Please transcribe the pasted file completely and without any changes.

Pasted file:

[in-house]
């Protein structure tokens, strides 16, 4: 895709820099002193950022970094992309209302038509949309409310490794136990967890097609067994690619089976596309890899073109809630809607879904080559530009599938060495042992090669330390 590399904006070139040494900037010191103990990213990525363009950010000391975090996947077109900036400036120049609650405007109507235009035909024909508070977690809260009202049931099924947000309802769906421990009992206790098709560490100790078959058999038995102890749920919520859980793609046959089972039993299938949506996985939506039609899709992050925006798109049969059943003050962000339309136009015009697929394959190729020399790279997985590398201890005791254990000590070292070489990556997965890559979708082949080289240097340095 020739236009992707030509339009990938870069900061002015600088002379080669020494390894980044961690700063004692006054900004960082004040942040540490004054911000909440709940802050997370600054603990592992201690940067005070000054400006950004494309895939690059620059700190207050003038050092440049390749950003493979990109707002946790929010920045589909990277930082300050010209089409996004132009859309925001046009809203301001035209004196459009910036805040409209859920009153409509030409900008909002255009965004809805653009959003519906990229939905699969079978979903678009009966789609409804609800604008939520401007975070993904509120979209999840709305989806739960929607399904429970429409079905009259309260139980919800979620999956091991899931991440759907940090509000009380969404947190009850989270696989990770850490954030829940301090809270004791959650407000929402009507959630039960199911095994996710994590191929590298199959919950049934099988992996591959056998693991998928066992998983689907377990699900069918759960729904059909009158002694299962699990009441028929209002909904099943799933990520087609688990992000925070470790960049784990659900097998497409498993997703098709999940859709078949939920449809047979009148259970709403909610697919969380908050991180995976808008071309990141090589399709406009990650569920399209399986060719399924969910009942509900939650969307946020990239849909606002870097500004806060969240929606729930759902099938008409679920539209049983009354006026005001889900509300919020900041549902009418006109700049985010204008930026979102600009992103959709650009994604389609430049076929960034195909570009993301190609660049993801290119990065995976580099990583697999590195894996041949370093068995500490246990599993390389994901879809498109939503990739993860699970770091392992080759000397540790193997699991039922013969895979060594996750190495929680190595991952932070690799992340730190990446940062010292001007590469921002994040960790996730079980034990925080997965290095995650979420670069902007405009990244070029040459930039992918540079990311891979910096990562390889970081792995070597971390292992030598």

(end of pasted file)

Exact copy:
[in-house]
């Protein structure tokens, strides 16, 4: 895709820099002193950022970094992309209302038509949309409310490794136990967890097609067994690619089976596309890899073109809630809607879904080559530009599938060495042992090669330390 590399904006070139040494900037010191103990990213990525363009950010000391975090996947077109900036400036120049609650405007109507235009035909024909508070977690809260009202049931099924947000309802769906421990009992206790098709560490100790078959058999038995102890749920919520859980793609046959089972039993299938949506996985939506039609899709992050925006798109049969059943003050962000339309136009015009697929394959190729020399790279997985590398201890005791254990000590070292070489990556997965890559979708082949080289240097340095 020739236009992707030509339009990938870069900061002015600088002379080669020494390894980044961690700063004692006054900004960082004040942040540490004054911000909440709940802050997370600054603990592992201690940067005070000054400006950004494309895939690059620059700190207050003038050092440049390749950003493979990109707002946790929010920045589909990277930082300050010209089409996004132009859309925001046009809203301001035209004196459009910036805040409209859920009153409509030409900008909002255009965004809805653009959003519906990229939905699969079978979903678009009966789609409804609800604008939520401007975070993904509120979209999840709305989806739960929607399904429970429409079905009259309260139980919800979620999956091991899931991440759907940090509000009380969404947190009850989270696989990770850490954030829940301090809270004791959650407000929402009507959630039960199911095994996710994590191929590298199959919950049934099988992996591959056998693991998928066992998983689907377990699900069918759960729904059909009158002694299962699990009441028929209002909904099943799933990520087609688990992000925070470790960049784990659900097998497409498993997703098709999940859709078949939920449809047979009148259970709403909610697919969380908050991180995976808008071309990141090589399709406009990650569920399209399986060719399924969910009942509900939650969307946020990239849909606002870097500004806060969240929606729930759902099938008409679920539209049983009354006026005001889900509300919020900041549902009418006109700049985010204008930026979102600009992103959709650009994604389609430049076929960034195909570009993301190609660049993801290119990065995976580099990583697999590195894996041949370093068995500490246990599993390389994901879809498109939503990739993860699970770091392992080759000397540790193997699991039922013969895979060594996750190495929680190595991952932070690799992340730190990446940062010292001007590469921002994040960790996730079980034990925080997965290095995650979420670069902007405009990244070029040459930039992918540079990311891979910096990562390889970081792995070597971390292992030598």